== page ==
by Matt Hein

There he was, the World War One flying ace behind enemy lines in the French countryside. The Red Baron had shot down his doghouse. Snoopy was in enemy territory while the rest of the Peanuts gang went off to a Halloween party. He made his way under barbed wire and over fields while artillery fire echoed in the distance. He was alone and his plan was to survive.

I have to admit, as a young boy that scene from The Great Pumpkin Charlie Brown was awesome! How great would it have been to wear flying ace goggles on my head and fly a British Sopwith Camel, even if it were a doghouse? Each year as Halloween approached I waited eagerly for Snoopy to fly again on one of our four TV channels in northern Michigan.

For me, The Great Pumpkin Charlie Brown is a signal that Halloween is right around the corner. As a child, Halloween revolved around relationships and it allowed me to be with my friends. We simply enjoyed Halloween together like Charlie and the rest of the Peanuts gang.

As I got older I began to wrestle with the tensions of Halloween. I am a baptized child of God living in the freedom that comes through Jesus’ death and resurrection. So on the one hand, I am free to enjoy the day because Jesus destroyed Satan’s power and I need not be afraid of him. (see Gospel of Halloween blog)

But I also live in a broken world and I see evil all around. Sin is alive on Halloween (and every day of the year) whether I like it or not. So on the other hand, I wrestle with how much to engage a day like Halloween. Perhaps you can identify.

At some point as an adult Halloween came to feel like Snoopy behind enemy lines. I anxiously tried to navigate the day as a disciple of Jesus feeling like I was in foreign territory. It often felt isolating and my plan was just to survive the day. I either ignored Halloween or went awkwardly along with others because I wasn’t sure what to do, caught in the tension that exists because Christians have so many ideas about how to approach this holiday.

At some point as an adult Halloween came to feel like Snoopy behind enemy lines.

Along came our first child and the realization that it was time to make a better plan about Halloween. I don’t know exactly when it happened, but it hit me: I am not Snoopy, I was not shot down by the Red Baron, and I am not alone in the French countryside behind enemy lines. I am not called to just stumble through Halloween or any other day of the year, but live fully in it as a disciple of Jesus Christ.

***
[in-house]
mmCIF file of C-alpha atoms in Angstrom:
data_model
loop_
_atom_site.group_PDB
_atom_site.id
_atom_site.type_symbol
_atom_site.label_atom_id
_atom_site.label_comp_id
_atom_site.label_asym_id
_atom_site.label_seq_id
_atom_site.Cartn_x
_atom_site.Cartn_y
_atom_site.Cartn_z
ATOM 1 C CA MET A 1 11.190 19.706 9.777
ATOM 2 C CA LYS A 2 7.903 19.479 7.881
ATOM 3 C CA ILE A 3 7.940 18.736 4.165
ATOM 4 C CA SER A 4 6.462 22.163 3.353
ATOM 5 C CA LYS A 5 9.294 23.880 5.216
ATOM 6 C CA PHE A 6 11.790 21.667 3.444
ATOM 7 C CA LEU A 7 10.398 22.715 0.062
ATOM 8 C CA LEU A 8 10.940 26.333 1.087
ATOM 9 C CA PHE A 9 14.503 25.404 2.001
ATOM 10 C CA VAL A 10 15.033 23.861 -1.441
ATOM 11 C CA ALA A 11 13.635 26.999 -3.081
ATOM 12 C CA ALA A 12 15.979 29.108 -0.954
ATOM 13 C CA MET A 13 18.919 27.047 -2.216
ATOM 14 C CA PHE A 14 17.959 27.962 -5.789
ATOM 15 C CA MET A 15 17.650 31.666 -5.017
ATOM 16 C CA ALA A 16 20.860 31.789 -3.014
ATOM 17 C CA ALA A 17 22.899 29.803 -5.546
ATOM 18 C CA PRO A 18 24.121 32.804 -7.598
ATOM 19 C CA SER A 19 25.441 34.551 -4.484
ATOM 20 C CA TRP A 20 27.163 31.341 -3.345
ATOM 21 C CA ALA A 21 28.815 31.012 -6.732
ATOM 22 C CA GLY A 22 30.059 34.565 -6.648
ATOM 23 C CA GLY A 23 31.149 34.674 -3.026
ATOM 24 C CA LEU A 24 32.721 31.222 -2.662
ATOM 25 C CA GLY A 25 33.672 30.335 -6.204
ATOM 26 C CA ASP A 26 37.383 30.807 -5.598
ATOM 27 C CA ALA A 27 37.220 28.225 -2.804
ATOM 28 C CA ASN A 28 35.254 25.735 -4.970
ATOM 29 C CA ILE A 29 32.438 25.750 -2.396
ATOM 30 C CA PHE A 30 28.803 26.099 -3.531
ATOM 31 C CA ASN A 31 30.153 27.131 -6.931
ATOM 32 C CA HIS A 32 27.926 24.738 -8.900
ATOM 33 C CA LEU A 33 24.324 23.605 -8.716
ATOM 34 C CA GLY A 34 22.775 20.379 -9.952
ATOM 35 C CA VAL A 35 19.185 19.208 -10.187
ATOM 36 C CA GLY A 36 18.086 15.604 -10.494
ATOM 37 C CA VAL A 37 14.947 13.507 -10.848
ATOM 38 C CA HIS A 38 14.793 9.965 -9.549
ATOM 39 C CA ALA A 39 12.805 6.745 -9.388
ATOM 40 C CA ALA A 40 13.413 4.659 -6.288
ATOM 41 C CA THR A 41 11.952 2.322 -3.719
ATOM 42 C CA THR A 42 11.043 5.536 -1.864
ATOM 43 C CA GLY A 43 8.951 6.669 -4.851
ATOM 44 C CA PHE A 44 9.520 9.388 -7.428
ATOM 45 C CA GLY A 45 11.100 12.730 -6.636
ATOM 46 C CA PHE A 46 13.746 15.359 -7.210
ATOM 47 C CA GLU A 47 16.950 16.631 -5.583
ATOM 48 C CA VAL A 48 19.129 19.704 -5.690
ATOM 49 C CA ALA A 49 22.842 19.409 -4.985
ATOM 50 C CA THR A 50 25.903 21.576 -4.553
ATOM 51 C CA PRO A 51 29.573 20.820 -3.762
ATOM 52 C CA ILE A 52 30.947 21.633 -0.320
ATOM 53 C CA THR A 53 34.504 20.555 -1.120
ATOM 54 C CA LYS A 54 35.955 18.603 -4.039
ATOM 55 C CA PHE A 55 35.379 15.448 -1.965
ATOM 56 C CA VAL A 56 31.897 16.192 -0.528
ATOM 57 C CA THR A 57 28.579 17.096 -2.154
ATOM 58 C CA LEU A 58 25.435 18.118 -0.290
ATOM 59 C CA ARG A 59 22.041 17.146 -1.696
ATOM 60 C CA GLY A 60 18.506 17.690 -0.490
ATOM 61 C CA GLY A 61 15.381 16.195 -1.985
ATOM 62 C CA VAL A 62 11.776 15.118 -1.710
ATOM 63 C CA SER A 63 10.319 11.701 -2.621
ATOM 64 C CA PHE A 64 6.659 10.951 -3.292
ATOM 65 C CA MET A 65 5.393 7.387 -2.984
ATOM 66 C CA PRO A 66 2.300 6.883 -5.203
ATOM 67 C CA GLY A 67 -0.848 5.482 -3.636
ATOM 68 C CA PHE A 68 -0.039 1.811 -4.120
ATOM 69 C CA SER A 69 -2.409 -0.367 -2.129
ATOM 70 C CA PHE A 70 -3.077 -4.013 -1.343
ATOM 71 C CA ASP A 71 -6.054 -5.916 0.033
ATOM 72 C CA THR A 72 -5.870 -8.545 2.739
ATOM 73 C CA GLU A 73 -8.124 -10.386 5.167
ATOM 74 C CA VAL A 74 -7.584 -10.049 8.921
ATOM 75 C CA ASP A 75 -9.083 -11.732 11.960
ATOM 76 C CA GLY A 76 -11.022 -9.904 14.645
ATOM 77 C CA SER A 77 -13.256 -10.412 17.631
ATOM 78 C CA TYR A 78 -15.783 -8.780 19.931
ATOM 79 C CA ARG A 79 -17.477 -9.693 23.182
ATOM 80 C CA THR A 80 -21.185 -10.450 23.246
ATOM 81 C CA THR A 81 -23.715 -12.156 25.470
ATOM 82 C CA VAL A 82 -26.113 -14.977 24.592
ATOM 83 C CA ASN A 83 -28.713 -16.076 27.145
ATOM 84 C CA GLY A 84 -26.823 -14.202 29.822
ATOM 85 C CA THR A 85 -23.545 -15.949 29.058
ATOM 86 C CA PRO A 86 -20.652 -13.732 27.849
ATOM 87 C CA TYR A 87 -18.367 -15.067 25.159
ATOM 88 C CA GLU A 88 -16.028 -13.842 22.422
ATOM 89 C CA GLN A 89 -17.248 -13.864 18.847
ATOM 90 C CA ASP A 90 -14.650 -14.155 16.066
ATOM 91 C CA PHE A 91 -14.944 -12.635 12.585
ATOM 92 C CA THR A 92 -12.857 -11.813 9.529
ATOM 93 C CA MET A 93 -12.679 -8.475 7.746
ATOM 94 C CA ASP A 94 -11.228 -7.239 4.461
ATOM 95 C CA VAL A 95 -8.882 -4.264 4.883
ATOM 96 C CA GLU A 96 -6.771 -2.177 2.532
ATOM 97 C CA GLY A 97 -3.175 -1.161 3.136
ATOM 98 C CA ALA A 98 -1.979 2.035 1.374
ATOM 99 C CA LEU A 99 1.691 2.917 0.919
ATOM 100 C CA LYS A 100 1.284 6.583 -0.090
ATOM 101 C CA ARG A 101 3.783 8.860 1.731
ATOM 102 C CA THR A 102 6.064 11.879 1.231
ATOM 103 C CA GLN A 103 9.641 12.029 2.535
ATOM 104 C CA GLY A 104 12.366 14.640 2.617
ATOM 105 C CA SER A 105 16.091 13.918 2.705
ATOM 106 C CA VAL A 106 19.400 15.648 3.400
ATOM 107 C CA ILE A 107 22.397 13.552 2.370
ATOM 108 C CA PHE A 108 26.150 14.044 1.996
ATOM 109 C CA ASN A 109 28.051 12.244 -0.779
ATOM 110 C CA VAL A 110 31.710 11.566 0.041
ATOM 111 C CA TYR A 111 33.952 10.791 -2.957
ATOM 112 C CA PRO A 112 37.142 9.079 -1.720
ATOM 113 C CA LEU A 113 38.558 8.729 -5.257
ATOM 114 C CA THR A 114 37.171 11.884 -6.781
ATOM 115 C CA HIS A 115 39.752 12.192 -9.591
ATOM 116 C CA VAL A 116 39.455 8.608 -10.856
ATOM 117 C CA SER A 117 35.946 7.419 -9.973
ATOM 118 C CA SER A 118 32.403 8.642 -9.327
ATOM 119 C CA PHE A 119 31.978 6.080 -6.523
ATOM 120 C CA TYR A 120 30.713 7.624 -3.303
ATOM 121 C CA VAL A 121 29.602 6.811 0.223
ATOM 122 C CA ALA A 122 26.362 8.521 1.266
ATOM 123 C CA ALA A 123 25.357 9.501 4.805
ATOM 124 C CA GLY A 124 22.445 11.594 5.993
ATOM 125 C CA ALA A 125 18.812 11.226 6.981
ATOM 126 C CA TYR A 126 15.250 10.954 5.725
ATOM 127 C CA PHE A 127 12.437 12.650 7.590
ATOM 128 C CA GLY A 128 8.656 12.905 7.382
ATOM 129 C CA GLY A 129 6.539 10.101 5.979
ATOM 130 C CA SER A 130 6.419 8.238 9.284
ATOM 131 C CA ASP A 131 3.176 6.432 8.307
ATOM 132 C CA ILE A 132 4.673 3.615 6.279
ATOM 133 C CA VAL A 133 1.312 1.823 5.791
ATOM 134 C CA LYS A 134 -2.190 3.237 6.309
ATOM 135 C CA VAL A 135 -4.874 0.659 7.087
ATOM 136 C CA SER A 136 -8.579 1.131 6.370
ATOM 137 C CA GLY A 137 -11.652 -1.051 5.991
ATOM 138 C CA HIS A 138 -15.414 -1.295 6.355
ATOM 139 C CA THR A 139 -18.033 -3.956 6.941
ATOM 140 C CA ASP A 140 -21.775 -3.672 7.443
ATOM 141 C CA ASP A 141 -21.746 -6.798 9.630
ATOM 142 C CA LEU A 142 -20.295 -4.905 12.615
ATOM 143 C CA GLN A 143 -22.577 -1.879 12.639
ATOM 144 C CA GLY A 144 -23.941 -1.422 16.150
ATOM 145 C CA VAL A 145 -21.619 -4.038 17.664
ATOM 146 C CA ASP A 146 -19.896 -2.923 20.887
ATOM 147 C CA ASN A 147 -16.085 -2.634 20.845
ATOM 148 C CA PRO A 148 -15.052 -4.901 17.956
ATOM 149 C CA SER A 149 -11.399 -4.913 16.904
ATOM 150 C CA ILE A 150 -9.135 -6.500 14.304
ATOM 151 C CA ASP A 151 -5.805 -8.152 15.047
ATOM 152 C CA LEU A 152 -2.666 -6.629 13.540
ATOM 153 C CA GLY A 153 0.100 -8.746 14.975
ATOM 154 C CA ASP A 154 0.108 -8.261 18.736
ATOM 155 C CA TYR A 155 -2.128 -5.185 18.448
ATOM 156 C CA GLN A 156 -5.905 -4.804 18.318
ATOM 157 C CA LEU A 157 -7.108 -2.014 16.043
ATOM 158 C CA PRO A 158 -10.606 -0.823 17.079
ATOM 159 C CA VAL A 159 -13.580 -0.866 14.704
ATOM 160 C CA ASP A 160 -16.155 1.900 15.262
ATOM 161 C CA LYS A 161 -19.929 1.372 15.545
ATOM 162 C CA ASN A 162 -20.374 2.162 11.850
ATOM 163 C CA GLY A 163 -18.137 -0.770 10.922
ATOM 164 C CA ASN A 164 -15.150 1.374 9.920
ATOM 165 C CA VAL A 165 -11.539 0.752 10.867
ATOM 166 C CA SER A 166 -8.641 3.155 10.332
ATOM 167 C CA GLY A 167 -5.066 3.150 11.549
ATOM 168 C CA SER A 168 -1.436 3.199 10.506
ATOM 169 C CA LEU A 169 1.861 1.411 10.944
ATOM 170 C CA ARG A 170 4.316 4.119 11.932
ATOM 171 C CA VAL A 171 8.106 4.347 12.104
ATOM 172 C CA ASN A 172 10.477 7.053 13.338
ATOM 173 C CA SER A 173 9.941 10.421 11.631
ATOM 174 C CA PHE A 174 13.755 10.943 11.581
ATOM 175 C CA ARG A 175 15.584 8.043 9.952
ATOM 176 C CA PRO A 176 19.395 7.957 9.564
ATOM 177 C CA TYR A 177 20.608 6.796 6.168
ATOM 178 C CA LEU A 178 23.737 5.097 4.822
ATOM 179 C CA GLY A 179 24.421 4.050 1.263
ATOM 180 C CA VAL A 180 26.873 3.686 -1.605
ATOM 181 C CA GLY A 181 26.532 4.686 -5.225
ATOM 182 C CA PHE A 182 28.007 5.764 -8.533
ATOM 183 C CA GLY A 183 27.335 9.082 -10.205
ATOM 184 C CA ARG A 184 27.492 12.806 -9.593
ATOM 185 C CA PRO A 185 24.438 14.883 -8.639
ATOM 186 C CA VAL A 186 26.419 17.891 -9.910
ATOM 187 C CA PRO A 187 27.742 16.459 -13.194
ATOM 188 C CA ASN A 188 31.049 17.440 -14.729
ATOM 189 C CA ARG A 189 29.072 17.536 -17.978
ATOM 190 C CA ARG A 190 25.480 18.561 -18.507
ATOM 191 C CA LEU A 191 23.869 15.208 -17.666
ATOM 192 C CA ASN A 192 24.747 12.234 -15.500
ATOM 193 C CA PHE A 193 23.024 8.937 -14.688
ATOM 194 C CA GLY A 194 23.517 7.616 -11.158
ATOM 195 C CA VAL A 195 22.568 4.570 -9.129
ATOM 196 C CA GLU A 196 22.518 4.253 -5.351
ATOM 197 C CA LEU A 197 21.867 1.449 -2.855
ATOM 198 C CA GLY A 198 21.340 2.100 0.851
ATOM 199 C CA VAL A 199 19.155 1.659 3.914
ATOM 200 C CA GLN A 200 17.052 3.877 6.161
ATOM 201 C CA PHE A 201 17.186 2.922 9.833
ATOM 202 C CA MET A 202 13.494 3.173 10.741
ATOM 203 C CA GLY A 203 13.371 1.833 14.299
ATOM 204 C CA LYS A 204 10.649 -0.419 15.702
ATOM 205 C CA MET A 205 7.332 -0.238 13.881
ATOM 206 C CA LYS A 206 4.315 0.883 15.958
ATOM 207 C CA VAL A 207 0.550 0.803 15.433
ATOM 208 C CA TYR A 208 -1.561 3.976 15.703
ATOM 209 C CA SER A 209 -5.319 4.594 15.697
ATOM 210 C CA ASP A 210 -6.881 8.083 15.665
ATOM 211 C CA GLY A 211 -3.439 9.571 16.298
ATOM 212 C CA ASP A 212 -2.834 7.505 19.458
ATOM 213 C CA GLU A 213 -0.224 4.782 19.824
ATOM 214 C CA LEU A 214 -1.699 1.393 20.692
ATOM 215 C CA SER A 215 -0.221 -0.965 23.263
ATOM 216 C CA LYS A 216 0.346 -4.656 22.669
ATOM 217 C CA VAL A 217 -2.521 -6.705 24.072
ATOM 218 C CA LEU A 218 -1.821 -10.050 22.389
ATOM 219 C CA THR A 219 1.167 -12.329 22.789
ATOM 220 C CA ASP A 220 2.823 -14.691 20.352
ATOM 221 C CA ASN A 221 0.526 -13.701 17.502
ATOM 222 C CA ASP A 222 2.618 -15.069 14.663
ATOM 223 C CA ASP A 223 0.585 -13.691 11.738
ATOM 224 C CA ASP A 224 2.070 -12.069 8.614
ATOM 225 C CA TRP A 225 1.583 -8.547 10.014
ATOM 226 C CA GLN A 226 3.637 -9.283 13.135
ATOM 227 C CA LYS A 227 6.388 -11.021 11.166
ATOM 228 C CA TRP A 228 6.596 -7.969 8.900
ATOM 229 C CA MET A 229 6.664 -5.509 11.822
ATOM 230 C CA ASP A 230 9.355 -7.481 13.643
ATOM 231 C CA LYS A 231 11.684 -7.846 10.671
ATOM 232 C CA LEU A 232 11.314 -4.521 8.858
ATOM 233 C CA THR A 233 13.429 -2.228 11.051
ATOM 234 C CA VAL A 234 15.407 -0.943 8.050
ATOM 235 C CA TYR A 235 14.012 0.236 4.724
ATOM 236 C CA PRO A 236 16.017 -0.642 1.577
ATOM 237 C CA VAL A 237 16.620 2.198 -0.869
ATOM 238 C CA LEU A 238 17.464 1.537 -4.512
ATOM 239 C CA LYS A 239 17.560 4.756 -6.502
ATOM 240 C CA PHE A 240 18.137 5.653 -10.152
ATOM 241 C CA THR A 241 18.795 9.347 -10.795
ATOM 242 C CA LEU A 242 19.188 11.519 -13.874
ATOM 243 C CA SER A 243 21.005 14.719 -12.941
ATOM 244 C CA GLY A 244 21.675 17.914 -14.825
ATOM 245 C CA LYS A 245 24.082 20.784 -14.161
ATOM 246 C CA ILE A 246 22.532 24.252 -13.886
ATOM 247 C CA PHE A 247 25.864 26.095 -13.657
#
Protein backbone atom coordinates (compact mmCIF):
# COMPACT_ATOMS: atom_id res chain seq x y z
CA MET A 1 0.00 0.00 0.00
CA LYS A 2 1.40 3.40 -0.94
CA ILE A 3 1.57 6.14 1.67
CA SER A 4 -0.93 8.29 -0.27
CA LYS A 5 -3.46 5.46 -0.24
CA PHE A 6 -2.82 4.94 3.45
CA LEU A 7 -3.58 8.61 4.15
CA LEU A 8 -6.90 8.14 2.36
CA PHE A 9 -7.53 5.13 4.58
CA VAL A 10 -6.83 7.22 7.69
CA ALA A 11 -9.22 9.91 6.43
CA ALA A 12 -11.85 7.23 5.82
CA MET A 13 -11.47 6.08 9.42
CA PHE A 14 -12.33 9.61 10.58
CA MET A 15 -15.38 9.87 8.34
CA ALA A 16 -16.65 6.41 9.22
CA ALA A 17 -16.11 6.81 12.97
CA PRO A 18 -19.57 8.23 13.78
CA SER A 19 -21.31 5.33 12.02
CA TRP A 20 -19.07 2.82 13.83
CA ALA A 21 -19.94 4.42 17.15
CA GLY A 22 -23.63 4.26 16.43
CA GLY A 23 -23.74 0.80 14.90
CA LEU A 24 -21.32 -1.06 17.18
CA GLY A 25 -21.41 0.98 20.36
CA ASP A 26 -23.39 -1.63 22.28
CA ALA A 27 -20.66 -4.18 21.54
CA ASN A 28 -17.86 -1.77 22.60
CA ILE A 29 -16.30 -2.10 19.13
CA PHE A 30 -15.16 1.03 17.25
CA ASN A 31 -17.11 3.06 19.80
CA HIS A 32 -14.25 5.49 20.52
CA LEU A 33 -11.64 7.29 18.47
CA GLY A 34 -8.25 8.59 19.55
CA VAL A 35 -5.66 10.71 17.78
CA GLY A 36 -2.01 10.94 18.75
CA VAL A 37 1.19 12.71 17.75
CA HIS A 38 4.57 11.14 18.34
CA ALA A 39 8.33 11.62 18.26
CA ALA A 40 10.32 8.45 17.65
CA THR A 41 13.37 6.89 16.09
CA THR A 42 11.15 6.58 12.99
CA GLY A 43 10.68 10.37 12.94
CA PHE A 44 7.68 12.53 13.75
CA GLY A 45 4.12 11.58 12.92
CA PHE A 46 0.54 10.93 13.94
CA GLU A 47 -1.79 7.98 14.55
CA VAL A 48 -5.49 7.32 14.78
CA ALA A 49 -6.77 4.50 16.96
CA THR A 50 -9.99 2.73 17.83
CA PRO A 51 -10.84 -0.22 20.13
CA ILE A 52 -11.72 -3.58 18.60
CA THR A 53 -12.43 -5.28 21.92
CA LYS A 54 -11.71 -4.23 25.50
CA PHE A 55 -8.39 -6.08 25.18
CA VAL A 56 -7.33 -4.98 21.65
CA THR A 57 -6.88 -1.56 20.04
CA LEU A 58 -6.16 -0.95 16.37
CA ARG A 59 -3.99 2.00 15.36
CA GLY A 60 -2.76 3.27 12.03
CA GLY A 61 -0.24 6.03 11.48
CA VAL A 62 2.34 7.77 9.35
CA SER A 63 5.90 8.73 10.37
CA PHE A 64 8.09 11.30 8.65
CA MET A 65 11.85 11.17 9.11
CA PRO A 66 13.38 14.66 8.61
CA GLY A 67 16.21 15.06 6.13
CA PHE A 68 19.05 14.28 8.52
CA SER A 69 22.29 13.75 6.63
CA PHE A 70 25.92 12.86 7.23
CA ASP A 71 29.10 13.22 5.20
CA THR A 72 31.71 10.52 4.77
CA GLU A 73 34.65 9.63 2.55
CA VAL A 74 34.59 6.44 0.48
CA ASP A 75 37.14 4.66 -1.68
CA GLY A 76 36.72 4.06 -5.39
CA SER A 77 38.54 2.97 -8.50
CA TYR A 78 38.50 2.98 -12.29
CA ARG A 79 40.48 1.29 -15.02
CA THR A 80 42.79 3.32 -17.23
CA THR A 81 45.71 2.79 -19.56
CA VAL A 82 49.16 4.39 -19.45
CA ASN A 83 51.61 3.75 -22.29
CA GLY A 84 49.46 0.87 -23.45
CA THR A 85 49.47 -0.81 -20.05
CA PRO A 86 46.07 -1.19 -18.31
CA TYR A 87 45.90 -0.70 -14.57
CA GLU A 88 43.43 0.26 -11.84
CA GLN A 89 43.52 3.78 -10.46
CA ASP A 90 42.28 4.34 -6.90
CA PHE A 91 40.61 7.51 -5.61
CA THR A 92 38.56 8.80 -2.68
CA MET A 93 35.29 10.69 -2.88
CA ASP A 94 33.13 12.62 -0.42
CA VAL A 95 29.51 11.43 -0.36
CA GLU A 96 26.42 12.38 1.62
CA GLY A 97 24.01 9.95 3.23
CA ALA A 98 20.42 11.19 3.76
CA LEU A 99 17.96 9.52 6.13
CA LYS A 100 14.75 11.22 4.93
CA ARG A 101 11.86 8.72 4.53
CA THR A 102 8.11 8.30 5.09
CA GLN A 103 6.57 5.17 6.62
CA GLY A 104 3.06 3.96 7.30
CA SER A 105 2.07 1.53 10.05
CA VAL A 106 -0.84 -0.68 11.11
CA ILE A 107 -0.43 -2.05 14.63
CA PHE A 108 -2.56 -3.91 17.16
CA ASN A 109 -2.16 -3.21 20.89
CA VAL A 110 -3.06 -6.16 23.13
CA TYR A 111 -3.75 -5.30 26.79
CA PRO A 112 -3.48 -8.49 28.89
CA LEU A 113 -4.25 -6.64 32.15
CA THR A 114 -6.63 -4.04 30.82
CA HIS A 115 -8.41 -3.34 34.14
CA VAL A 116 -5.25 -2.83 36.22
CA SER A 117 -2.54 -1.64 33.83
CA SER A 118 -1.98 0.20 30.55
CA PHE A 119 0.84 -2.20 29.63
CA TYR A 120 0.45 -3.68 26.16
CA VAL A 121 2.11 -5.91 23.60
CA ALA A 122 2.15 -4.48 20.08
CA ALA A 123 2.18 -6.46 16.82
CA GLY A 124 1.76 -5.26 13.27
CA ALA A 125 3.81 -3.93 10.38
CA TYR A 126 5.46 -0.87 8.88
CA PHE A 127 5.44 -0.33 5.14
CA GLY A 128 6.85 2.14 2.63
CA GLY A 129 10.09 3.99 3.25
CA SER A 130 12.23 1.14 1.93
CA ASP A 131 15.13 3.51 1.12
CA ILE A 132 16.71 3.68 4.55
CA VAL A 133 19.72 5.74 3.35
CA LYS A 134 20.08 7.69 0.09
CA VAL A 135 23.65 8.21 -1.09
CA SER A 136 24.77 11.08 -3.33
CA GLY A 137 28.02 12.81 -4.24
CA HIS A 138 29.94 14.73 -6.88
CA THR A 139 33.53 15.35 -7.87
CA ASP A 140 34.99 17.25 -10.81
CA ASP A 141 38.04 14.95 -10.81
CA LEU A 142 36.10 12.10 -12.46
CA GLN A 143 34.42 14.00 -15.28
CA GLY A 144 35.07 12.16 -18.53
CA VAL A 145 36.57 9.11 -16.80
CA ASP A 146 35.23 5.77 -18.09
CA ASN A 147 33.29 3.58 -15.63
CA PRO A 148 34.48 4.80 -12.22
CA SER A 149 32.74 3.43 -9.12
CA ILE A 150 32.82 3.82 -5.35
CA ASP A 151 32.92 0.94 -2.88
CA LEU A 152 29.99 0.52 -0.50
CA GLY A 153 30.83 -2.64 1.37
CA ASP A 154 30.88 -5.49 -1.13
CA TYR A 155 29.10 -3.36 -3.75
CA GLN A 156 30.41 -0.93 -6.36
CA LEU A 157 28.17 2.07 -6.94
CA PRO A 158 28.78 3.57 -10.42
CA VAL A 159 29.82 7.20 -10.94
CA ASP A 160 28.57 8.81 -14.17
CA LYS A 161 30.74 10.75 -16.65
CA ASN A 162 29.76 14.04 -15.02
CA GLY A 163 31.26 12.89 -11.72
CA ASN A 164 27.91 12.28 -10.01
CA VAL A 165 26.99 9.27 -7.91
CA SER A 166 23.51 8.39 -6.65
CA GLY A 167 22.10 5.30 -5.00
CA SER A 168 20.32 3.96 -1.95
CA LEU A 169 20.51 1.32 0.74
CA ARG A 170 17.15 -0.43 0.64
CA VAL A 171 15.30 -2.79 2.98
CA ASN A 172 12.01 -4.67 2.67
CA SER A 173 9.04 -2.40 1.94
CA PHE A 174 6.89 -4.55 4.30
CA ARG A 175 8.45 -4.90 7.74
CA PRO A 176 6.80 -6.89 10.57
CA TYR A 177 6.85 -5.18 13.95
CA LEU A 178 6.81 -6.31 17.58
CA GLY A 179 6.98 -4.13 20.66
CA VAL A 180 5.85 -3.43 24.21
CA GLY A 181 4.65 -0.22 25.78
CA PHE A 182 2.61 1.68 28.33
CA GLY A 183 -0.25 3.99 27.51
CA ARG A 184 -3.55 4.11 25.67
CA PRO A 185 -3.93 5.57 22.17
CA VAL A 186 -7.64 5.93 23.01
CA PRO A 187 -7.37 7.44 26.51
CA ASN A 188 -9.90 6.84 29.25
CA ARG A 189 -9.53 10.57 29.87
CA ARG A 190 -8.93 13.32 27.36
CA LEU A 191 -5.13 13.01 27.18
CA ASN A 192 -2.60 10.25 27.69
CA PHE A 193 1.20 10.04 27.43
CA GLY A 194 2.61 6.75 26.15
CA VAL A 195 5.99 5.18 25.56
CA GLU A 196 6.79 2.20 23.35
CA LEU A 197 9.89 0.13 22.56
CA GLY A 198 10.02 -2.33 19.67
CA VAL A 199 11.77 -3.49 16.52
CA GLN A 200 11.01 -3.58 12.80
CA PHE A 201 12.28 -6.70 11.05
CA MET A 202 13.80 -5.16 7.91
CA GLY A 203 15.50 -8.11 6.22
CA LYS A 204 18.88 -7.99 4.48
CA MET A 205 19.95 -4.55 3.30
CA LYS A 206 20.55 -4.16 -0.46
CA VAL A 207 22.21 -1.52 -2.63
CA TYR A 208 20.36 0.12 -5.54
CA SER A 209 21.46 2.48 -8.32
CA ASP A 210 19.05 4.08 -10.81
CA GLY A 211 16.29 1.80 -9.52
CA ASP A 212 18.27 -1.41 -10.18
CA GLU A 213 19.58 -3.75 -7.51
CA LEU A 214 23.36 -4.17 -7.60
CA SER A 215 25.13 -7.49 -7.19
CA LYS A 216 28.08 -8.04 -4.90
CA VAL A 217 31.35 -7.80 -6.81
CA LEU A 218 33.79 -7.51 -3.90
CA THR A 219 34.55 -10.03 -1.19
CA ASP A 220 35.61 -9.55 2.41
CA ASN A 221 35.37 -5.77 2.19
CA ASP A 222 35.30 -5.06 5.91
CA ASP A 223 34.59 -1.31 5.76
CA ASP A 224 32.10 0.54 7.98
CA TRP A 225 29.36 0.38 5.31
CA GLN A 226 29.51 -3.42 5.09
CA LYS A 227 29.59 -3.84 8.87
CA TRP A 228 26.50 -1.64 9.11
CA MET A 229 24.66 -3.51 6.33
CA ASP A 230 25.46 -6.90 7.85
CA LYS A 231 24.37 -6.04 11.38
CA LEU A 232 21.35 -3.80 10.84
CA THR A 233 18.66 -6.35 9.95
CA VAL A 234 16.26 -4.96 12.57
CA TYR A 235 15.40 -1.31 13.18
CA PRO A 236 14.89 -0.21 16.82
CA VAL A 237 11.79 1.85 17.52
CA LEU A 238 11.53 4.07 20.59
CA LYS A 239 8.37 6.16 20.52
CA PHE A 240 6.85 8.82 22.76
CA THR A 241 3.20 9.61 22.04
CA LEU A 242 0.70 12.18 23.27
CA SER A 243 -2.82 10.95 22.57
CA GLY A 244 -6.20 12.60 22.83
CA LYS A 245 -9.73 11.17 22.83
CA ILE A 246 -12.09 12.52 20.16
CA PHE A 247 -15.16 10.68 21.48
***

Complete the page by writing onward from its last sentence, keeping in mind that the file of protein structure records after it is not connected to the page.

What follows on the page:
My family and I have been placed by God in our neighborhood with a bunch of people who may not know Jesus, and God loves every one of them. And all of those people, for at least one night of the year, will expect people to come to their door. Exterior lights will be on and doors will be open. People who, on any other day, would never knock on their neighbor’s door will be talking together in each others homes.

Entire neighborhoods become open communities. The bulk of our neighborhoods will feel more like Charlie and the gang going together to a party than Snoopy in the trenches. Halloween opens doors to homes and can open the door to relationships.

For disciples of Jesus the tensions of Halloween won’t go away. Jesus has still defeated and disarmed Satan, yet sin and evil are still alive and well. But into that tension God literally opens the doors of our neighborhoods on this one night and creates windows of opportunity for His people.

DSC_1754I can still remember the first Halloween that my wife and I chose to make a plan for walking through God’s open doors as a family. We dressed our three-month old son as an adorable pumpkin, plopped the little gourd in his stroller, and started walking from house to house. We confused most of our neighbors as they wrestled with why we didn’t want candy, but just wanted to say hello. And we introduced ourselves to our neighbors, shared a smile and learned their names.

We didn’t do much else that night except make a note of our neighbors’ names and where they lived. But the next time we saw them we were able to call some by name. Being in the neighborhood began to feel more like Charlie and the gang rather than being alone as a family behind enemy lines.

Being in the neighborhood began to feel more like Charlie and the gang rather than being alone as a family behind enemy lines.

God took our family, our anxieties, and the tension we were feeling and allowed us to make a plan to see Halloween as His opportunity to meet the people around us. He used it as an opportunity for us to begin to love and enjoy the people around us, for new relationships to begin in our neighborhood, some of which could eventually point people to Jesus.

As Halloween approaches this year our family is making our Great Pumpkin Plan for meeting people in another new neighborhood. What will God do that starts on this night and develops over the coming years? What doors will be open? We will know soon, but we will surely be looking for the open doors and opportunities to simply learn names, write them down, and begin praying that God would bring some new friends and relationships with people in our neighborhood.

Do you view Halloween as an intentional opportunity? Maybe this is a new idea, and that’s okay! What plan could you create this year? Get creative, be intentional, and love the people around you, whether in your neighborhood or the party you’ve been invited to. Look for the opportunities God puts before you to be in relationship so that you might point people to Jesus at the opportune time, even if that time is in the future after a relationship has been built.

And know that Jesus loves you. His freedom and love are His gift for you as you live in the tension of Halloween, not behind enemy lines but engaged as His disciple.